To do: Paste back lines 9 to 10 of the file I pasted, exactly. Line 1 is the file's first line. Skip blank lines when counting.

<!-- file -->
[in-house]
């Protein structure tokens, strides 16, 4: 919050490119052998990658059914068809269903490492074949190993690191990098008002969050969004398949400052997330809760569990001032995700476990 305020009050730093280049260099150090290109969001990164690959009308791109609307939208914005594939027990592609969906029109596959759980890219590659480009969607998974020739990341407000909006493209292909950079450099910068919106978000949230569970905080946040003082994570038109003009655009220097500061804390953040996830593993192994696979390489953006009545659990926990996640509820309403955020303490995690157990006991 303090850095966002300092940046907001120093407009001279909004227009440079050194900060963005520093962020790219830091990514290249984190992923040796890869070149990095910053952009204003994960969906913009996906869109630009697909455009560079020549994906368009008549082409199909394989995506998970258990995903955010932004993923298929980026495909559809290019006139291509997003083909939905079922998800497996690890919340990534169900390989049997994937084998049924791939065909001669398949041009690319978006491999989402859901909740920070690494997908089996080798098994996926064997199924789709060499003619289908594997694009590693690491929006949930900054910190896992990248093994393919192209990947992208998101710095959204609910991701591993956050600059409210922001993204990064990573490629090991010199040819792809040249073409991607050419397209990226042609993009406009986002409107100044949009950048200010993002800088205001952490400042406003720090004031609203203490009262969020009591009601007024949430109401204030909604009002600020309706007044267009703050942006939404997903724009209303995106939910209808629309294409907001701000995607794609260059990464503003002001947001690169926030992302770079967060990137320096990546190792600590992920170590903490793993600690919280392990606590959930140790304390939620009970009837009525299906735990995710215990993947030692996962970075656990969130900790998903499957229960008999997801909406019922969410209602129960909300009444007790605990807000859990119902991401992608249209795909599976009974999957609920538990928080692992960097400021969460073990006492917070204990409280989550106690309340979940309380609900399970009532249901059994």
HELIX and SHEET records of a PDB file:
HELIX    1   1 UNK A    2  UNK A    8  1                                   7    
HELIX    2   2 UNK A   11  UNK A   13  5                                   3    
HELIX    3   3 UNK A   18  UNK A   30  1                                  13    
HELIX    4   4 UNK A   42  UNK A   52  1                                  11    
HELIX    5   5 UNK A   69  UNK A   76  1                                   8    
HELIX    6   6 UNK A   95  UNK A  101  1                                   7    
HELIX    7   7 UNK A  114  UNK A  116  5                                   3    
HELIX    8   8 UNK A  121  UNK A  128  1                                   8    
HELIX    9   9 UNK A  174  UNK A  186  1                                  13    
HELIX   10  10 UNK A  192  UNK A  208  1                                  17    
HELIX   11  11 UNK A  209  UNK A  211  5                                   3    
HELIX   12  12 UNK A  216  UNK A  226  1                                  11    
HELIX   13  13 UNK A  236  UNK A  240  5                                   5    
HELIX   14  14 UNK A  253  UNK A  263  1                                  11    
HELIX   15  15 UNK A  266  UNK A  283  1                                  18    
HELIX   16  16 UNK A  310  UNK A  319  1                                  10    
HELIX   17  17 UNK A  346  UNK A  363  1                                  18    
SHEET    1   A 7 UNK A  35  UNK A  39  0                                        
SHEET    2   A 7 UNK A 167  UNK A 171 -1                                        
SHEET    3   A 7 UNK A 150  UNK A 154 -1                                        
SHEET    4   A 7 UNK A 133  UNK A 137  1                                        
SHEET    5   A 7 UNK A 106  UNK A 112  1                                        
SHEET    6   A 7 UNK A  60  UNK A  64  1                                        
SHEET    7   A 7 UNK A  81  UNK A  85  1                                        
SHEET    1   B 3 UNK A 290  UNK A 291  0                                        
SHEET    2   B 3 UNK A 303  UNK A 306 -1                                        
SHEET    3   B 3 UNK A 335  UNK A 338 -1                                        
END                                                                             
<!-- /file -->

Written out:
HELIX    6   6 UNK A   95  UNK A  101  1                                   7    
HELIX    7   7 UNK A  114  UNK A  116  5                                   3    